Living will. Your parents’ or child’s living will allows them to communicate their end-of-life wishes in writing, so that you, as their caregiver, will not have to agonize over a difficult decision about whether to keep them on artificial life support or a feeding tube, authorize a particular treatment, or ask medical professionals to resuscitate them if they stop breathing. These are decisions that are best made well before a medical crisis occurs. No caregiver wants to be in the position of guessing what their beloved parent or child would have wanted or suffering through disputes with family members who may have conflicting opinions about a parent’s or child’s wishes.
HIPAA authorization. The Health Information Portability and Accountability Act (HIPAA) requires medical records to be kept private unless an individual consents in writing to sharing of protected health information with a named individual. If you are your parents’ caregiver, they should fill out a HIPAA authorization permitting doctors to keep you informed about their medical conditions and treatments. This is also true if you are still providing health insurance or care for an adult child. Although your child may be covered by your health insurance, as a legal adult, your child’s medical information is protected under HIPAA, and you must be authorized to receive it.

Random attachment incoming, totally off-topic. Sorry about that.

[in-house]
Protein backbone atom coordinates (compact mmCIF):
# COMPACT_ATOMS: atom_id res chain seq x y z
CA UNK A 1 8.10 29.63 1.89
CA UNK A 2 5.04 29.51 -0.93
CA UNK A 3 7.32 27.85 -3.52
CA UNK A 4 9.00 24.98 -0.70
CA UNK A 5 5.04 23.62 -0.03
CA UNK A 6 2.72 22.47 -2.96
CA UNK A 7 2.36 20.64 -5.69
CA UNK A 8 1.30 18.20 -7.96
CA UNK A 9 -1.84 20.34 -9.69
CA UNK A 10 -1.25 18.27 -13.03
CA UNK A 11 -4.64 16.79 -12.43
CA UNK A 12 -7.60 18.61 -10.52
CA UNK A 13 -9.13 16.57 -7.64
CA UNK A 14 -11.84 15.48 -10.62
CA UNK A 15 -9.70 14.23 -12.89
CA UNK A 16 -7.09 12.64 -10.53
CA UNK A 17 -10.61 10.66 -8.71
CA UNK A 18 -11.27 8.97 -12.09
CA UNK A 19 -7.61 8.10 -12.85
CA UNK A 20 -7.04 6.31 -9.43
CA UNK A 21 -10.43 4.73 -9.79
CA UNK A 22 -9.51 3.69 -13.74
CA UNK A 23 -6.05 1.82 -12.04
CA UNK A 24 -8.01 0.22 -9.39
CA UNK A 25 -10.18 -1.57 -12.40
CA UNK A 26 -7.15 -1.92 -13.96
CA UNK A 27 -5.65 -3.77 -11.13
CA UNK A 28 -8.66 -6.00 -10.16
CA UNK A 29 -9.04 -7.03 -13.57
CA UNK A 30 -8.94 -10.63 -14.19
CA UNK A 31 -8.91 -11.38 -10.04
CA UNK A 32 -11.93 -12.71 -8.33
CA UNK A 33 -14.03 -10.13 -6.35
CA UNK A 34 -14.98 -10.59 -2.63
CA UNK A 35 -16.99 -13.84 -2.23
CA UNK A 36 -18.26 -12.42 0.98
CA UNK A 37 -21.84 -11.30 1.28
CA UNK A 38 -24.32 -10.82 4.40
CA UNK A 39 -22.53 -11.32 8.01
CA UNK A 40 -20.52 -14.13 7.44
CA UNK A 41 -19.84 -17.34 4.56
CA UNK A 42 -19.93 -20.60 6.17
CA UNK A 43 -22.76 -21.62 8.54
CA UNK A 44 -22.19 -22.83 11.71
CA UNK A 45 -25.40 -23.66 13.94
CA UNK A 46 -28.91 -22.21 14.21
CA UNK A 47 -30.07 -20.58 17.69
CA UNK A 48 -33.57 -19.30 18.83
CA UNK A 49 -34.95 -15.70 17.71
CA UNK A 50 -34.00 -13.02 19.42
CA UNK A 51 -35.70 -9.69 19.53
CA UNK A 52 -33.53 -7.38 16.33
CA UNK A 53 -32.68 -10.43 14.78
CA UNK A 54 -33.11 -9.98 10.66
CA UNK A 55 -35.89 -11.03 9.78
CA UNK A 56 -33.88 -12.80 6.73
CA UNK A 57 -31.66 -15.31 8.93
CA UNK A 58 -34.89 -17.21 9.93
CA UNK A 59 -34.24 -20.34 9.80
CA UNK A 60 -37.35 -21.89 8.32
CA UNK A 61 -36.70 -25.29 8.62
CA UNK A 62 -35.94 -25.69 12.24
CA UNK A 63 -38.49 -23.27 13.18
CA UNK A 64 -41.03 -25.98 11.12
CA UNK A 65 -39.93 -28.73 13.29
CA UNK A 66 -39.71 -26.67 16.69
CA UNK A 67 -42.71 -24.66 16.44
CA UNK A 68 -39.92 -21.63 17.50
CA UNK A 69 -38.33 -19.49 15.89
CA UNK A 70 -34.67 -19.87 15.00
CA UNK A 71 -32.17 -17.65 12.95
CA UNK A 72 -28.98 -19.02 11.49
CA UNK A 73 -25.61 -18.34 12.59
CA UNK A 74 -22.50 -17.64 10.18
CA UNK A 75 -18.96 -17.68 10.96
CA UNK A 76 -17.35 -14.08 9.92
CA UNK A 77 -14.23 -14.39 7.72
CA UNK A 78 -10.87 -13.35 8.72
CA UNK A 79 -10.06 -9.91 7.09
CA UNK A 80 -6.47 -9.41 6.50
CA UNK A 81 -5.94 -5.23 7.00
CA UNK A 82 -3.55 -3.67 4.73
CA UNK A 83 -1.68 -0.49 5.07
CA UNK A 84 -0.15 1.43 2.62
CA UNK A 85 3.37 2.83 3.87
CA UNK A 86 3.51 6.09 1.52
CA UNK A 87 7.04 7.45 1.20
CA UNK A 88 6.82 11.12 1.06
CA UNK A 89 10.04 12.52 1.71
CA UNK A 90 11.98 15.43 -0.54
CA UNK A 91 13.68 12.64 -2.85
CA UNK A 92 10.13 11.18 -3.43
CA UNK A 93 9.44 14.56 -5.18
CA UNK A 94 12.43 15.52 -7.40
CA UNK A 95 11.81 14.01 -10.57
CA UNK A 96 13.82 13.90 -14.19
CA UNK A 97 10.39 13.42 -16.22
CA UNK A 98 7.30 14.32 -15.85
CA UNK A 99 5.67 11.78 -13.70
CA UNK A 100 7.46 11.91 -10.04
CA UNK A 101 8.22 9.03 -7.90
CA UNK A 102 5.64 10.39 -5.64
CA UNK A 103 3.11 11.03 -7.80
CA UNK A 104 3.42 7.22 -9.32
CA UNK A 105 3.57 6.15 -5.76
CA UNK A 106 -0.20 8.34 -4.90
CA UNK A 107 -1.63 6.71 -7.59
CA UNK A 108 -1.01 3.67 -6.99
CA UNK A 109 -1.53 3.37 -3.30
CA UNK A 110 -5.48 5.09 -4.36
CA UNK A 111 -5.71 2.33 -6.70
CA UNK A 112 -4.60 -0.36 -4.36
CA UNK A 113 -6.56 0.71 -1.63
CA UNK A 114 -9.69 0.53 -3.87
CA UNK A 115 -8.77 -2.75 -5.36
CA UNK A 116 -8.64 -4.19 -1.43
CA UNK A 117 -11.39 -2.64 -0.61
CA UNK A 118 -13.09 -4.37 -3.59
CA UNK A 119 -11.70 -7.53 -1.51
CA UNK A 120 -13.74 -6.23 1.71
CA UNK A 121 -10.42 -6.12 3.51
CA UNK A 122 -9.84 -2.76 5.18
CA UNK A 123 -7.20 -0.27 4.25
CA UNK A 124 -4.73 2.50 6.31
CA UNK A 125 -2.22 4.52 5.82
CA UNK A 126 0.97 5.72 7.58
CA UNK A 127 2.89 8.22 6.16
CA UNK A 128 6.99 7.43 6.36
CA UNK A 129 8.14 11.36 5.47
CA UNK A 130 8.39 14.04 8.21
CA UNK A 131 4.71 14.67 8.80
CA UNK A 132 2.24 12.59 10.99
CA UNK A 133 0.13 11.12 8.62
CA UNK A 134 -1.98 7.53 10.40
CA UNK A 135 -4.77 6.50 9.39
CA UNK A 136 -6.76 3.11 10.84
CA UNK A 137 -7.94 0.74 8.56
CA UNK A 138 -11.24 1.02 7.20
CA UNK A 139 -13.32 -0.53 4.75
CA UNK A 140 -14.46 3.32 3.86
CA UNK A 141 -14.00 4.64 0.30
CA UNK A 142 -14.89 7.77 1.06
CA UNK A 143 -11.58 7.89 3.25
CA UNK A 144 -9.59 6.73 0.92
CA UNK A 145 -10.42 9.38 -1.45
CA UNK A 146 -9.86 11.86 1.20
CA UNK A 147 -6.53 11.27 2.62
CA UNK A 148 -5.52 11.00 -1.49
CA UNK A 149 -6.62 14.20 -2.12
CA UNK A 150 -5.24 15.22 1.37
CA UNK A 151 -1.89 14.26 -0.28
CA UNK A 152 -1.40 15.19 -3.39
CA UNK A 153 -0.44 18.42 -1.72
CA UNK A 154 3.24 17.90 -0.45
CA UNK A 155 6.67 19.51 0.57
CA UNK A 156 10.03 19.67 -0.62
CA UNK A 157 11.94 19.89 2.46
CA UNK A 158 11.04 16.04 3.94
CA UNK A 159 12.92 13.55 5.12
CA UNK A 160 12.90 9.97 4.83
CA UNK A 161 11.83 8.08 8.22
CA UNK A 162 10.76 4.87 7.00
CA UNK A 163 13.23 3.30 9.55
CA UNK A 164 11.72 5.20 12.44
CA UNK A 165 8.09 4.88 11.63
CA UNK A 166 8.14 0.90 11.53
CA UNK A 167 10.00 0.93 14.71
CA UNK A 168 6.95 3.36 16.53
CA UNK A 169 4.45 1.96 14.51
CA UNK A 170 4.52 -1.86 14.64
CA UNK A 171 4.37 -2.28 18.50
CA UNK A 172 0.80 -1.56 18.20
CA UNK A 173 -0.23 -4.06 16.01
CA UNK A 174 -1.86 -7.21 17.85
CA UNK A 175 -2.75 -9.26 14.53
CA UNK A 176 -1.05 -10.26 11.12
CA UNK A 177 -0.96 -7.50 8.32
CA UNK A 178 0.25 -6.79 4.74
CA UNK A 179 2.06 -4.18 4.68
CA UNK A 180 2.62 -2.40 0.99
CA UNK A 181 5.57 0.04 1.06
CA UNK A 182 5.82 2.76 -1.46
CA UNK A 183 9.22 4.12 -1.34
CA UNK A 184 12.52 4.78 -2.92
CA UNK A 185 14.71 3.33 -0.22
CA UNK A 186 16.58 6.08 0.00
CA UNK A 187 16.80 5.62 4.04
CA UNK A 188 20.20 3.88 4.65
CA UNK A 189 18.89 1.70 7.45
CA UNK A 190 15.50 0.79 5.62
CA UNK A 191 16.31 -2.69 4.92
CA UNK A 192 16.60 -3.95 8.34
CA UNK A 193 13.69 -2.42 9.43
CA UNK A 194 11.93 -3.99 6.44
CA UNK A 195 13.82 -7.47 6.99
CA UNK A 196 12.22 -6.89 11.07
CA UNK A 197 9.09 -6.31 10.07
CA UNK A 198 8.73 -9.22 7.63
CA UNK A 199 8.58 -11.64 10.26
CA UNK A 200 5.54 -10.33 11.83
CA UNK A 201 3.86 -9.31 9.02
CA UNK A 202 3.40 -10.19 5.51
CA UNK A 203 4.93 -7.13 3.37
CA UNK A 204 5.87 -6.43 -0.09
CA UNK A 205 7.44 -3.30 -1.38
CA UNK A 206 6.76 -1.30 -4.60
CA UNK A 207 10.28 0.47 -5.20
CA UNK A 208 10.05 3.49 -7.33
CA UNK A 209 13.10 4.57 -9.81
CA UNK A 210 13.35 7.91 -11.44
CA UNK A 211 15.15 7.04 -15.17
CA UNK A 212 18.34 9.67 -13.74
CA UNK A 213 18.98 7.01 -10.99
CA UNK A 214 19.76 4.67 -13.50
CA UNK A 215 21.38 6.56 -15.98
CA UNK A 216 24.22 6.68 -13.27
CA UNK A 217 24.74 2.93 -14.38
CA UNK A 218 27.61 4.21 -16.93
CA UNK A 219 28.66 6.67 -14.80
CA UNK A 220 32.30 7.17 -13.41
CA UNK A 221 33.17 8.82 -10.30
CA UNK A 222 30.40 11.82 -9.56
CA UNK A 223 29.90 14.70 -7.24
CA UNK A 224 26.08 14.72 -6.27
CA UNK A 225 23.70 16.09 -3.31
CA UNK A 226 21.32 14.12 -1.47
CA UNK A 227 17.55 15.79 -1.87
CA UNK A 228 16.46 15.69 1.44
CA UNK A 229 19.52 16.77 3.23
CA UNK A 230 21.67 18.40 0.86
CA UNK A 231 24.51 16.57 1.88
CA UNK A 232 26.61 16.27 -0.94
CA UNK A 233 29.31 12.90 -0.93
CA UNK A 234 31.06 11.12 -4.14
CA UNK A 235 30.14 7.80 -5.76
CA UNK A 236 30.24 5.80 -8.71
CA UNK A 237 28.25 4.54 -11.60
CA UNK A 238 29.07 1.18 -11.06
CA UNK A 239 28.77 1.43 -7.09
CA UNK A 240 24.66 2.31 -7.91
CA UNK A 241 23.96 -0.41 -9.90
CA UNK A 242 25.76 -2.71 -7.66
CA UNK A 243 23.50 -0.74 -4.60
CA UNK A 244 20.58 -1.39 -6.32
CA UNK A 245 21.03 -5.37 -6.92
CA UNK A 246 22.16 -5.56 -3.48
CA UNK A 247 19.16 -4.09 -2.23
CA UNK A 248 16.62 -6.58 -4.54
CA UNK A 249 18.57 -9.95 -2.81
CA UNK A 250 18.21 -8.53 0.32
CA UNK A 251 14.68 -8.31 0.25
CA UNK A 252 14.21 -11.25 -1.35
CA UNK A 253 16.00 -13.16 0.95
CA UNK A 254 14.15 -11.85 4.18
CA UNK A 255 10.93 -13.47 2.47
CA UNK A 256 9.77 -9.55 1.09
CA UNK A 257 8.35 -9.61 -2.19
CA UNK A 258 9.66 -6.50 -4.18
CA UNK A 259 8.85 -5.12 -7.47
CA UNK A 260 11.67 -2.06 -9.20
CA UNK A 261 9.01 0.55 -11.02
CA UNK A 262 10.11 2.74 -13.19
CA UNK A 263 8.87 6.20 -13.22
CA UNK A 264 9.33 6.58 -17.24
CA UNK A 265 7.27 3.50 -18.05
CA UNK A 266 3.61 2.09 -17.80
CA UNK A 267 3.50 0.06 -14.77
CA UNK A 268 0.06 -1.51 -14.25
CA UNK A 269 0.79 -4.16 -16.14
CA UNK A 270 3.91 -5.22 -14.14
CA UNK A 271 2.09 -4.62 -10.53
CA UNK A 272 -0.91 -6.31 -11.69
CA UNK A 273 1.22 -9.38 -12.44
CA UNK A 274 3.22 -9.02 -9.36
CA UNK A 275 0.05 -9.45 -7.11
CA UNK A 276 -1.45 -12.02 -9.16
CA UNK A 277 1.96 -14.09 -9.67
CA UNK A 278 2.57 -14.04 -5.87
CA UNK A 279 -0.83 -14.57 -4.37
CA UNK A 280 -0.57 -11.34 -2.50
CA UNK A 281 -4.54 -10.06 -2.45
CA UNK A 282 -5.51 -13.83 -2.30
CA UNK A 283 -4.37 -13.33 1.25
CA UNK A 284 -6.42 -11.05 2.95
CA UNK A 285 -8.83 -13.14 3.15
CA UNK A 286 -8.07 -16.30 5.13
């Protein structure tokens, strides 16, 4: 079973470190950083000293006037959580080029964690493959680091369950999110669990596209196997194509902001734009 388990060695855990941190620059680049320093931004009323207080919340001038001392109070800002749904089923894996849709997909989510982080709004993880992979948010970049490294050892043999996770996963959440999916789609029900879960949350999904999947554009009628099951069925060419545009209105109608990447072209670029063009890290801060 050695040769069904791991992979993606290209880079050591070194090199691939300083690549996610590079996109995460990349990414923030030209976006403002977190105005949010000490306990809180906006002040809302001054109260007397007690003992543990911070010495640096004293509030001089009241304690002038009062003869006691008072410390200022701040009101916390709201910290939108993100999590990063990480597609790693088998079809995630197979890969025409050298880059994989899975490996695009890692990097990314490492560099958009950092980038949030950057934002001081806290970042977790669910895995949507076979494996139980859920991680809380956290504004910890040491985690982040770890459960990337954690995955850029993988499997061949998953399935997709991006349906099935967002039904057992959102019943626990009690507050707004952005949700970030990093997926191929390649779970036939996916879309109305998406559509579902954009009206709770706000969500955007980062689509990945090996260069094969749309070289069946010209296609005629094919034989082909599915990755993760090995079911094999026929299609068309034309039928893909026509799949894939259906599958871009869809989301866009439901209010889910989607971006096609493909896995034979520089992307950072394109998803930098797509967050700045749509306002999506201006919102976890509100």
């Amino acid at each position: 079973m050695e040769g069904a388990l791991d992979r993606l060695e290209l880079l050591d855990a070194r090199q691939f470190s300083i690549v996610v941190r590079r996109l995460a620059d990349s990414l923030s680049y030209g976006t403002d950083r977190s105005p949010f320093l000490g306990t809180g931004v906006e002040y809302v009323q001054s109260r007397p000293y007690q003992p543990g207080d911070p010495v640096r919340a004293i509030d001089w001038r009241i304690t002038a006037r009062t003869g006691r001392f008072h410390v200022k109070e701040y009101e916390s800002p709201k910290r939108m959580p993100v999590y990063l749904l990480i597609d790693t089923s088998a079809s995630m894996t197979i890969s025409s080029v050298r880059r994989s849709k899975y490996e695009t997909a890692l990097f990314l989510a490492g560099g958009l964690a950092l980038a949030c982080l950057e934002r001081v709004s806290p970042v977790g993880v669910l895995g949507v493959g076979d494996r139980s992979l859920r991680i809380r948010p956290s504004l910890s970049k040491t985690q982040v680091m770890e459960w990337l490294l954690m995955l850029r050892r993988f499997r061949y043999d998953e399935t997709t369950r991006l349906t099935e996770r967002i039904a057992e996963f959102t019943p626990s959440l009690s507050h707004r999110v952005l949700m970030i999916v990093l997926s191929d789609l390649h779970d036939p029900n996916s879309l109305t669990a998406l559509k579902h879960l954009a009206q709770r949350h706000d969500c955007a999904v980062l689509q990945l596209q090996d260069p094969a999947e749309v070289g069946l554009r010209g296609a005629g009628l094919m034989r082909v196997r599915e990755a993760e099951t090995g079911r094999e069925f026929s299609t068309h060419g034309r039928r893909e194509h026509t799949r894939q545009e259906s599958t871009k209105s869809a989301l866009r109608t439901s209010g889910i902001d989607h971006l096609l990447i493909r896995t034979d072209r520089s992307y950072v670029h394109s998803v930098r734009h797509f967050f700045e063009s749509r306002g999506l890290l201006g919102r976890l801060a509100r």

Warning: The legal requirements for estate planning documents vary from state to state. If your parents have moved from another state to live with you, they may need to have their documents reviewed or redone to ensure that they are valid in your state.